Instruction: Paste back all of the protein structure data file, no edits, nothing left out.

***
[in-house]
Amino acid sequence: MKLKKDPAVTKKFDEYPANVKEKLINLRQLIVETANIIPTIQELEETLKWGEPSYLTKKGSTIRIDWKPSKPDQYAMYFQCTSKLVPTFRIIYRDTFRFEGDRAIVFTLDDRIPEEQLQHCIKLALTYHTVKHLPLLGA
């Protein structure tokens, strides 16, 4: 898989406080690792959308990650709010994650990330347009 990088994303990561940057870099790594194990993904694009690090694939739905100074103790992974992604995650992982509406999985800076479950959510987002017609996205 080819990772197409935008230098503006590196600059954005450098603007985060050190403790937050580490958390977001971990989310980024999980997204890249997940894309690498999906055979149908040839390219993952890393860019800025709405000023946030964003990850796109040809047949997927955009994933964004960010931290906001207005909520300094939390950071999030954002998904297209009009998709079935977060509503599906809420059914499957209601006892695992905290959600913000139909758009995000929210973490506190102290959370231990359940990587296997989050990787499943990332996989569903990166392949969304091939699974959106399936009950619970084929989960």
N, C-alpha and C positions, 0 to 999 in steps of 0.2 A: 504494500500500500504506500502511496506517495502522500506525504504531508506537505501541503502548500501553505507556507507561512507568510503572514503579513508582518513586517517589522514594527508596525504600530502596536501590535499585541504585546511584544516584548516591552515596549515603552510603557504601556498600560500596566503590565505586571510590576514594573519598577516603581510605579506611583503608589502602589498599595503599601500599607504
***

[in-house]
Amino acid sequence: MKLKKDPAVTKKFDEYPANVKEKLINLRQLIVETANIIPTIQELEETLKWGEPSYLTKKGSTIRIDWKPSKPDQYAMYFQCTSKLVPTFRIIYRDTFRFEGDRAIVFTLDDRIPEEQLQHCIKLALTYHTVKHLPLLGA
């Protein structure tokens, strides 16, 4: 898989406080690792959308990650709010994650990330347009 990088994303990561940057870099790594194990993904694009690090694939739905100074103790992974992604995650992982509406999985800076479950959510987002017609996205 080819990772197409935008230098503006590196600059954005450098603007985060050190403790937050580490958390977001971990989310980024999980997204890249997940894309690498999906055979149908040839390219993952890393860019800025709405000023946030964003990850796109040809047949997927955009994933964004960010931290906001207005909520300094939390950071999030954002998904297209009009998709079935977060509503599906809420059914499957209601006892695992905290959600913000139909758009995000929210973490506190102290959370231990359940990587296997989050990787499943990332996989569903990166392949969304091939699974959106399936009950619970084929989960």
N, C-alpha and C positions, 0 to 999 in steps of 0.2 A: 504494500500500500504506500502511496506517495502522500506525504504531508506537505501541503502548500501553505507556507507561512507568510503572514503579513508582518513586517517589522514594527508596525504600530502596536501590535499585541504585546511584544516584548516591552515596549515603552510603557504601556498600560500596566503590565505586571510590576514594573519598577516603581510605579506611583503608589502602589498599595503599601500599607504